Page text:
Burger King agreed on Thursday to sell itself to an investment firm with roots in Brazil in a deal valued at US$4 billion, including the assumption of the firm’s debt.
The deal is the largest leveraged buyout of a fast-food chain ever, according to market researcher CapitalIQ, and the second for Burger King in the past eight years.
Burger King’s potential new owner, 3G Capital, is backed by wealthy Brazilians, including a billionaire and former tennis champion who Warren Buffett calls a “good friend.”
3G decided upon Burger King as a potential investment several months ago and began a series of friendly discussions with the fast-food chain’s management, people with direct knowledge of the talks said.
The investment firm plans to expand Burger King’s presence internationally, especially in Latin America and Asia.
“The iconic Burger King brand, its solid franchisee network and great product offerings make this a perfect fit for 3G Capital,” Alexandre Behring, 3G’s managing partner, said in a statement.
Yet in North America, where Burger King derives nearly 70 percent of its revenue, the chain has struggled. Last week, the company forecast weak demand in its new fiscal year and cautioned that uncertainty regarding the costs of wheat and beef could affect its results.
Analysts point to weaknesses like Burger King’s menu, which is less varied than McDonald’s. Burger King’s customers, largely younger men, have also suffered more from the economic slowdown.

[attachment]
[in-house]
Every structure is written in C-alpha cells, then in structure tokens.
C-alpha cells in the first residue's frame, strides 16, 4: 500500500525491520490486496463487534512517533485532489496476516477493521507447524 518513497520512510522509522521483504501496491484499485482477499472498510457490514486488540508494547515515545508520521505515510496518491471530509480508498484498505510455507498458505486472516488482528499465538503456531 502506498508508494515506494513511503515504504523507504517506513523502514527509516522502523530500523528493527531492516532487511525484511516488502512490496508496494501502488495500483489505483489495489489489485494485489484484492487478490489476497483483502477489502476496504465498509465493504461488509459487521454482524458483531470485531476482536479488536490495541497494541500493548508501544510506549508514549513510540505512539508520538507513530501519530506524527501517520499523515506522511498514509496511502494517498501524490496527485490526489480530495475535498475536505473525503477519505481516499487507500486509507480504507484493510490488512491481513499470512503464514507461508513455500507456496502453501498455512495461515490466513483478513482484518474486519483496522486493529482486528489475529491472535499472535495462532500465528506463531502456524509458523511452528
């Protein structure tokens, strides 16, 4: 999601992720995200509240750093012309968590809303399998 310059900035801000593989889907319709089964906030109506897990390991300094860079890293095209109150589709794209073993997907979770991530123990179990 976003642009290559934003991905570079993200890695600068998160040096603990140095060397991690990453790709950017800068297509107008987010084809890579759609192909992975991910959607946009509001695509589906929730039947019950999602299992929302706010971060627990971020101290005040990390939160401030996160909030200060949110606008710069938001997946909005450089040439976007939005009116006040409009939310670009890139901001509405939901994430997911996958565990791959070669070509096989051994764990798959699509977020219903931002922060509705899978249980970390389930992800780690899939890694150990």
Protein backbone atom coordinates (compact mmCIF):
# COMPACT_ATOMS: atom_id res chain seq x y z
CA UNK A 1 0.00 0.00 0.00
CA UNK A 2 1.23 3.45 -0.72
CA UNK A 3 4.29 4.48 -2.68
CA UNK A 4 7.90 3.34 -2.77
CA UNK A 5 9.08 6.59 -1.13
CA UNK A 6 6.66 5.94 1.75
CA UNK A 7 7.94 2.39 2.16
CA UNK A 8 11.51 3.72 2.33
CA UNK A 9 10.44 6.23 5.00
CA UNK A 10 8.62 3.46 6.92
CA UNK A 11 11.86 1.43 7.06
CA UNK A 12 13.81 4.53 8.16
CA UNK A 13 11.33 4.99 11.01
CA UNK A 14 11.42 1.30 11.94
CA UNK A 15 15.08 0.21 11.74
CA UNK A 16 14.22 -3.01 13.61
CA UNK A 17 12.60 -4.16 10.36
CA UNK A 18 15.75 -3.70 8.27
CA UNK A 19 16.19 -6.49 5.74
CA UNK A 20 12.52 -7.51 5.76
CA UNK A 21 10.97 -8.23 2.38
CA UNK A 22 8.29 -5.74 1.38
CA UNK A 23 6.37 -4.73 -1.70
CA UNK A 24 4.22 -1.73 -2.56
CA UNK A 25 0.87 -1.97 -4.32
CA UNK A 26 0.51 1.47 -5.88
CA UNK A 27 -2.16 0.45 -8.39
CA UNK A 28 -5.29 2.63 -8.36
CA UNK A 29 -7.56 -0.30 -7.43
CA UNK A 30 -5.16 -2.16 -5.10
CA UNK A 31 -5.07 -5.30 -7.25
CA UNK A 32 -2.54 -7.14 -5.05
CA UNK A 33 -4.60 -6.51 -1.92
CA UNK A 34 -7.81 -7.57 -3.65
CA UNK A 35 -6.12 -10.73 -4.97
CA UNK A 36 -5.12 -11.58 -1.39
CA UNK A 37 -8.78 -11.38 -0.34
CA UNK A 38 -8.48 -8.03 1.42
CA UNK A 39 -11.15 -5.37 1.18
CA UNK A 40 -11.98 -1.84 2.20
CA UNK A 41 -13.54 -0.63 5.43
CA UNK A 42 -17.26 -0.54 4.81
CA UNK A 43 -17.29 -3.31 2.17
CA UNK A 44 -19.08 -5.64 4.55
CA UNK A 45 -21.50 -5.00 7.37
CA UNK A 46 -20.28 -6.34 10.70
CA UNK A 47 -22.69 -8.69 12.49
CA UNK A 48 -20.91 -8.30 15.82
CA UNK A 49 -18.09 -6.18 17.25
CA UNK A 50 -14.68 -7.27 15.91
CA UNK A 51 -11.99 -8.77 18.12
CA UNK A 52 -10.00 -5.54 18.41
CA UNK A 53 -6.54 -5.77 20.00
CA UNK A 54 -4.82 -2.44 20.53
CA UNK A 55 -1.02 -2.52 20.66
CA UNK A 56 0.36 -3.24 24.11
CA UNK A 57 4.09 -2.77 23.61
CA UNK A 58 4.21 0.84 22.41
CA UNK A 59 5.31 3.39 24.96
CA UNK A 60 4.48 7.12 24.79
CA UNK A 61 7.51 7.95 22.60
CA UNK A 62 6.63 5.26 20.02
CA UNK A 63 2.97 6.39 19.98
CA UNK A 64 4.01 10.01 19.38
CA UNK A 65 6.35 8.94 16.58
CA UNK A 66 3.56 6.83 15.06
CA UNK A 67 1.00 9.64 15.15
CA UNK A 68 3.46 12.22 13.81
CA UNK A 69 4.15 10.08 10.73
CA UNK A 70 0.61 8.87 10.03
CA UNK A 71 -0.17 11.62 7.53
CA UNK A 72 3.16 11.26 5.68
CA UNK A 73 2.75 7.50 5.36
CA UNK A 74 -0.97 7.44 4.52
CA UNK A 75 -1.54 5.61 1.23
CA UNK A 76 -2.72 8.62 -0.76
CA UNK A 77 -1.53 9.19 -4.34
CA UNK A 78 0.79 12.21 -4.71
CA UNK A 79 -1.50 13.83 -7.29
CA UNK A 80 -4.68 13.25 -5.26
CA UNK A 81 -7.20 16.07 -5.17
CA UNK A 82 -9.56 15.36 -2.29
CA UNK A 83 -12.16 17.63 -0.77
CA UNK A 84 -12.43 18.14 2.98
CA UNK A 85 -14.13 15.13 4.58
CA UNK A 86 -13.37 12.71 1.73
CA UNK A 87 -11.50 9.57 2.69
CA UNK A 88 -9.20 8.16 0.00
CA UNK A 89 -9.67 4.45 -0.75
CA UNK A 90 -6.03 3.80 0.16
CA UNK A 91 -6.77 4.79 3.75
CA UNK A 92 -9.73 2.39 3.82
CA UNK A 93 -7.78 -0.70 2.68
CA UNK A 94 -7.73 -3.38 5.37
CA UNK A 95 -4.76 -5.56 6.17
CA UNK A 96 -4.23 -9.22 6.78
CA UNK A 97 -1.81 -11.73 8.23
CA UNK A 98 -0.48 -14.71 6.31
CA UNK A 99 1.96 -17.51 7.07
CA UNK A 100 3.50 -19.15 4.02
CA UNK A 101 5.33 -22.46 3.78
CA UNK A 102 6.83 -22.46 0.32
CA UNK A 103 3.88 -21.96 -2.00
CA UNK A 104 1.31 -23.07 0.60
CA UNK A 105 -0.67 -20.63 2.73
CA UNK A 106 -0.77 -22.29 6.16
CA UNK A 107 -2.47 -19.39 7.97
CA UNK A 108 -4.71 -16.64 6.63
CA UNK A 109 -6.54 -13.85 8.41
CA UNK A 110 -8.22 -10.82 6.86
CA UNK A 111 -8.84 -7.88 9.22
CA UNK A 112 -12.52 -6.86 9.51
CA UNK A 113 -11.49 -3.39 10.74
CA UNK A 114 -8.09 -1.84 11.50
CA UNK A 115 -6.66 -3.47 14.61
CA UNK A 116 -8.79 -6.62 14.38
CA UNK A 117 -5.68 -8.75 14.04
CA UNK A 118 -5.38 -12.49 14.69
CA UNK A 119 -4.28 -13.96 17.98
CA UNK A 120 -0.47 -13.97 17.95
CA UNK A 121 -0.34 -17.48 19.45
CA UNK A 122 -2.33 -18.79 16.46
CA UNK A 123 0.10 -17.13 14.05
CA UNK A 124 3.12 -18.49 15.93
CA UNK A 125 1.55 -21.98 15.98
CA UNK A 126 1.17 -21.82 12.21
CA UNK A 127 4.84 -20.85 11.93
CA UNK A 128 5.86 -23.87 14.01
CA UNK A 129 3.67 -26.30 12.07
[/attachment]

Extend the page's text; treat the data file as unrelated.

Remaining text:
On Thursday, Behring and Burger King’s chairman and chief executive, John Chidsey, spoke to Burger King employees in Miami about the deal, assuring them that 3G would continue to invest in the company.
Chidsey is expected to retain his roles until the deal closes. After that, Behring will take on the title of co-chairman alongside Chidsey.
3G is working with the company to find a new chief executive.
Under the terms of the deal, 3G will pay US$24 a share for Burger King, or US$3.26 billion, a 46 percent premium to Burger King’s share price before reports emerged that the fast-food giant was in sales talks.
While some analysts questioned the price of the deal, Burger King’s stock had climbed as high as US$22.06 as recently as April.
3G believes that the markets have undervalued the company. Shares in Burger King jumped more than 25 percent on Thursday, closing at US$23.59.
3G expects to begin its tender offer no later than Sept. 17 and to close the deal in the fourth quarter this year. Burger King has the right to solicit higher offers through Oct. 12 under what is known as a “go shop” period.
3G’s investments have been focused mainly on consumer-oriented companies. Among 3G’s backers is Jorge Paulo Lemann, a former investment banker who also serves on Anheuser-Busch InBev’s board.
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